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Reduced Prevalence of Obesity in 14 Disadvantaged Black Communities in the United States: A Successful 4-Year Place-Based Participatory Intervention
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  • Alternative Title:
    Am J Public Health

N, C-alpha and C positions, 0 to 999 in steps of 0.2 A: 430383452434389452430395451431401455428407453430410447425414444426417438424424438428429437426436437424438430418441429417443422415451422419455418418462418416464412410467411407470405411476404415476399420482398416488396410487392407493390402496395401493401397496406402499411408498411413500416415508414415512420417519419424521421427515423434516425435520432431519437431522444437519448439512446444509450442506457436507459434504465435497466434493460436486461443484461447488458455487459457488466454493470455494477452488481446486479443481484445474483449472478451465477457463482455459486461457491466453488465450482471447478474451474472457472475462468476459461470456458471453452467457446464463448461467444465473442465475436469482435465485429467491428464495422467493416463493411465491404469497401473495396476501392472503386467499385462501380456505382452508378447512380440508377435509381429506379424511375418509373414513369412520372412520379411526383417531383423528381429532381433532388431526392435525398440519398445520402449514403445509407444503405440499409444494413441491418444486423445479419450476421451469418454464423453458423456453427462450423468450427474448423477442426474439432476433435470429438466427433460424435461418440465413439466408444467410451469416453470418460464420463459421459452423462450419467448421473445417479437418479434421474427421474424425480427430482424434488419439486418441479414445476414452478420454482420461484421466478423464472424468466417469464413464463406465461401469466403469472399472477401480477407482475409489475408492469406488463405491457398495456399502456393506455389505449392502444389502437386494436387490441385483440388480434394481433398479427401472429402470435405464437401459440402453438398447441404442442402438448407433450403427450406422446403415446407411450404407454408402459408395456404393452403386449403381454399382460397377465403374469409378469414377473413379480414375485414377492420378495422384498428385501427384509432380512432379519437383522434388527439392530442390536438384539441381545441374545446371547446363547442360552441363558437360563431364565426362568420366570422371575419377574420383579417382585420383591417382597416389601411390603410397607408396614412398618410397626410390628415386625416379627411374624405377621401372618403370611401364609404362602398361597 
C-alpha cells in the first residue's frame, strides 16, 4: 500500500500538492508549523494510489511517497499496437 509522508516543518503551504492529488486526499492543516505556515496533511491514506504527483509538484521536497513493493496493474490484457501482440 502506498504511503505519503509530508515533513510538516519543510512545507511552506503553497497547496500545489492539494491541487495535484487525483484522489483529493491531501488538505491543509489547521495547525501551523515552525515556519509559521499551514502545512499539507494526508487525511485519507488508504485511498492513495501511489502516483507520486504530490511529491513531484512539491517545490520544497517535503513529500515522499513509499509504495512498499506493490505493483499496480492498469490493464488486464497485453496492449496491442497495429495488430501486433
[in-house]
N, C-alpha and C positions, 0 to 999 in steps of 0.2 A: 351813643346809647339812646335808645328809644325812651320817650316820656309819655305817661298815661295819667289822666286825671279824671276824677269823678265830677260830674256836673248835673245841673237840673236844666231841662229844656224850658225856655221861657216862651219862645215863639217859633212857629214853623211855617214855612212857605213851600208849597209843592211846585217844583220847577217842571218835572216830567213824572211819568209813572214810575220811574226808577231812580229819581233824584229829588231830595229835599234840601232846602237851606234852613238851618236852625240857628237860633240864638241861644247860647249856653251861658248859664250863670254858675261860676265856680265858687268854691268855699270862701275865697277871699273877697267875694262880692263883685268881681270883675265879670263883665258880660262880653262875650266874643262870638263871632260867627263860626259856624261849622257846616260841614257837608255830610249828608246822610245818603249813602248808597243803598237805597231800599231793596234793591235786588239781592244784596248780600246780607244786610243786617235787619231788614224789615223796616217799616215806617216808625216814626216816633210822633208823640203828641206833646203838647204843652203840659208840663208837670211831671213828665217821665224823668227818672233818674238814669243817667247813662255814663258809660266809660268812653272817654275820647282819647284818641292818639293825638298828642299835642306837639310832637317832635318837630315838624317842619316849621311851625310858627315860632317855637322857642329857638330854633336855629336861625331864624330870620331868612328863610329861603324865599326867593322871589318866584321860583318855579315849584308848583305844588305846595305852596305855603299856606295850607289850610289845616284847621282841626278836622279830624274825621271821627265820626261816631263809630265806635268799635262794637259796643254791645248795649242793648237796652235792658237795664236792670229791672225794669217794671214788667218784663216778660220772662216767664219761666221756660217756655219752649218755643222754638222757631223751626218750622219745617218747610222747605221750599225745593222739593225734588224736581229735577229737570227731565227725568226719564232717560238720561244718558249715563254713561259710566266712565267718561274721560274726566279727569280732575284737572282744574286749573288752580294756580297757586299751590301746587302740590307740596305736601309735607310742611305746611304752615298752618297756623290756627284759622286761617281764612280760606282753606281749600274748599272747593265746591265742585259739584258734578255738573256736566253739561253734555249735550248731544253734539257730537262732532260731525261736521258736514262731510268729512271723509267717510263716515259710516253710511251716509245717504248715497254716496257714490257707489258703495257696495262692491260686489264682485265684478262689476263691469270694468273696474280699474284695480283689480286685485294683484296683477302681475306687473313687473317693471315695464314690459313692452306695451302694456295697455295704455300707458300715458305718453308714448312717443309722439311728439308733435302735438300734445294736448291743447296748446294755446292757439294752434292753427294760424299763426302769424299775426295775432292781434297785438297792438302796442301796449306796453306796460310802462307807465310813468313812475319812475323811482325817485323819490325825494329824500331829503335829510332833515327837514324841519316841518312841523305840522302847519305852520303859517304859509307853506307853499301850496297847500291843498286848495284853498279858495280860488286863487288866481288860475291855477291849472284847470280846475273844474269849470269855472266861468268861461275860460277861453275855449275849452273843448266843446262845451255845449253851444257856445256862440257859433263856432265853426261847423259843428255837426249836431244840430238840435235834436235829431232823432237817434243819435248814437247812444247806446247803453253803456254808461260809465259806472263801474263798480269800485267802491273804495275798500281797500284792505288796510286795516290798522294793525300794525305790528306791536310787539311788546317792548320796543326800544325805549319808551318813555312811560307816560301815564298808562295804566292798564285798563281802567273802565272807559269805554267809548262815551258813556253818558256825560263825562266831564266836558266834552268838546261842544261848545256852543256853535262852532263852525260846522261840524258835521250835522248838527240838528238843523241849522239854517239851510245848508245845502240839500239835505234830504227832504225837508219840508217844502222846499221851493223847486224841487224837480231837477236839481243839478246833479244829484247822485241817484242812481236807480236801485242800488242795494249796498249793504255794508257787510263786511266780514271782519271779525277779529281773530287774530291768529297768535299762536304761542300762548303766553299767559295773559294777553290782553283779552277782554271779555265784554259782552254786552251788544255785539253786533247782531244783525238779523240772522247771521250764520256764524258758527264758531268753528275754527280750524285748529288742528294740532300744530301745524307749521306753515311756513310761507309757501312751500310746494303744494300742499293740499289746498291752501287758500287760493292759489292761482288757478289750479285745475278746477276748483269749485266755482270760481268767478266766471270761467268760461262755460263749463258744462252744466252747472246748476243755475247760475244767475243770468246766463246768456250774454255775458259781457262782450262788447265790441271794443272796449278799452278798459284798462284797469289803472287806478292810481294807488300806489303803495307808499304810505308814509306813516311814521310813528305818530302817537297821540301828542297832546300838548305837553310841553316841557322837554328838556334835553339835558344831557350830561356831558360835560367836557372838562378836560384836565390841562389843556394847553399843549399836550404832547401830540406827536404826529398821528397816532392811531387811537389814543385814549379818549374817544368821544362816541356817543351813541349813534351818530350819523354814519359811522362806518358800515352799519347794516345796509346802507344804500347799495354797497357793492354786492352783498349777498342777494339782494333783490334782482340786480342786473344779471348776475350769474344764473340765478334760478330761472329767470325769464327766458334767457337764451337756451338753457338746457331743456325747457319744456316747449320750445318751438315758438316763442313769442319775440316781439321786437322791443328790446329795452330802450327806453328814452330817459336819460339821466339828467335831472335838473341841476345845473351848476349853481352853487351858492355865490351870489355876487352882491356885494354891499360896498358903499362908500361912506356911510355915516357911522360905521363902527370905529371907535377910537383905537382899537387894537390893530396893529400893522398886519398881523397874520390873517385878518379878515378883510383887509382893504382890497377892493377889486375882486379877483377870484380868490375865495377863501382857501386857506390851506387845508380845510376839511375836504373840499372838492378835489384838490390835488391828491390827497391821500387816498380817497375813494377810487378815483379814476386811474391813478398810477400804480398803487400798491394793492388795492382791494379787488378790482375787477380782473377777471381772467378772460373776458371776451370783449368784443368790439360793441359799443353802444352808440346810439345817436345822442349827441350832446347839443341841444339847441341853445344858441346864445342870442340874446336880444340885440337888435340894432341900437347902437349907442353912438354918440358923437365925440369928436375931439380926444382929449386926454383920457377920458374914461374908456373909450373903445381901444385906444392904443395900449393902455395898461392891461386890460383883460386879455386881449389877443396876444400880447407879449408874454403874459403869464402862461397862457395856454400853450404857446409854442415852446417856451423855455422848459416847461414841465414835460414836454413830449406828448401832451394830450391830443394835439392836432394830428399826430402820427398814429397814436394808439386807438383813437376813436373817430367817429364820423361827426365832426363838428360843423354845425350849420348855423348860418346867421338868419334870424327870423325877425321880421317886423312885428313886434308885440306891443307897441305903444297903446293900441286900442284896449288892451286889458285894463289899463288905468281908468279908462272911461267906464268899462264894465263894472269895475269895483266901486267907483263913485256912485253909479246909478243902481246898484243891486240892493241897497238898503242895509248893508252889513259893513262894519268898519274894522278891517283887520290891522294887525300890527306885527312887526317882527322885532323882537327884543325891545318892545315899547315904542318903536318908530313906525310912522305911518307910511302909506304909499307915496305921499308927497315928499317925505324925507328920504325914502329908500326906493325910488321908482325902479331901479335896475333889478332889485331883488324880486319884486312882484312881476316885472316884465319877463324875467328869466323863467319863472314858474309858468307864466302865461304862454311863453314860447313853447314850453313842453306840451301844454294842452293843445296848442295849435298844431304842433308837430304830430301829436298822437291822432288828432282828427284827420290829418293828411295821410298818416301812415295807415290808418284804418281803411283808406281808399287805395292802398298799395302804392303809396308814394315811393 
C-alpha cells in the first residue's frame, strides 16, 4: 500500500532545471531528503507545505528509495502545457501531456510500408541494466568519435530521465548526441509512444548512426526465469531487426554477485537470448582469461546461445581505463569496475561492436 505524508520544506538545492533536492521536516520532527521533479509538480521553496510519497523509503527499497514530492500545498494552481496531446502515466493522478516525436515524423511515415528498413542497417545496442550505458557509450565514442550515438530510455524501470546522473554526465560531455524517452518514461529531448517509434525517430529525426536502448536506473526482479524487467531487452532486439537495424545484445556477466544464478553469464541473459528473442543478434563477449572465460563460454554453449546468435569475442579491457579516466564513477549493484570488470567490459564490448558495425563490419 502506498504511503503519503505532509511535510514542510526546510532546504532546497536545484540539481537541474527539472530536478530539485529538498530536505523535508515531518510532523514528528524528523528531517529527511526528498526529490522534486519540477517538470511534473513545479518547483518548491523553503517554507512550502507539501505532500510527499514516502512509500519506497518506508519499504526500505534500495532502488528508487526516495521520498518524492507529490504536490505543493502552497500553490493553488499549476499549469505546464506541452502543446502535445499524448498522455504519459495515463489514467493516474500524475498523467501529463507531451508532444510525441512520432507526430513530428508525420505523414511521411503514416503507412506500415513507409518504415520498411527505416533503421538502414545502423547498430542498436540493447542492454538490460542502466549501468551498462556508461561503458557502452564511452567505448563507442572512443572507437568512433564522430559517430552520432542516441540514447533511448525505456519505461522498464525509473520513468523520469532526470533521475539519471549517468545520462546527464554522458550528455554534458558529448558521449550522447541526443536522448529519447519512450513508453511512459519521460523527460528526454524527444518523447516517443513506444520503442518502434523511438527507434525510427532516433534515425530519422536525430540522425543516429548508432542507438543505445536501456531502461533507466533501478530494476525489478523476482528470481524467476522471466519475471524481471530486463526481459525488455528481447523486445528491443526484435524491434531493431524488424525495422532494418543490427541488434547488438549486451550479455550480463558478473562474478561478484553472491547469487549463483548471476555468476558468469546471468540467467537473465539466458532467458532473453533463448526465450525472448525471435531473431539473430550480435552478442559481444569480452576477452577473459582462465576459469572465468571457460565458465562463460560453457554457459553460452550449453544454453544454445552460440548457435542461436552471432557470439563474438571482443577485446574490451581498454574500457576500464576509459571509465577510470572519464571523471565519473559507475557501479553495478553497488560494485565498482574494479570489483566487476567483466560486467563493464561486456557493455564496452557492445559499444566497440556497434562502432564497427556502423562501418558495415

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    Objectives To assess the impact of a large-scale place-based intervention on obesity prevalence in Black communities. Methods The Racial and Ethnic Approaches to Community Health across the United States (REACH US) project was conducted in 14 predominantly Black communities in California, Illinois, Massachusetts, New York, Ohio, Pennsylvania, South Carolina, Virginia, Washington, and West Virginia. We measured trends from 2009 to 2012 in the prevalence of obesity. We used Behavioral Risk Factor Surveillance System data to compare these trends with trends among non-Hispanic Whites and non-Hispanic Blacks in the United States and in the 10 states where REACH communities were located, and with a propensity score–matched national sample of non-Hispanic Blacks. Results The age-standardized prevalence of obesity decreased in REACH US communities (P = .045), but not in the comparison populations (P = .435 to P = .996). The relative change was −5.3% in REACH US communities versus +2.4% in propensity score–matched controls (P value for the difference = .031). The net effect on the reduction of obesity prevalence was about 1 percentage point per year for REACH. Conclusions Obesity prevalence was reduced in 14 disadvantaged Black communities that participated in the REACH project.
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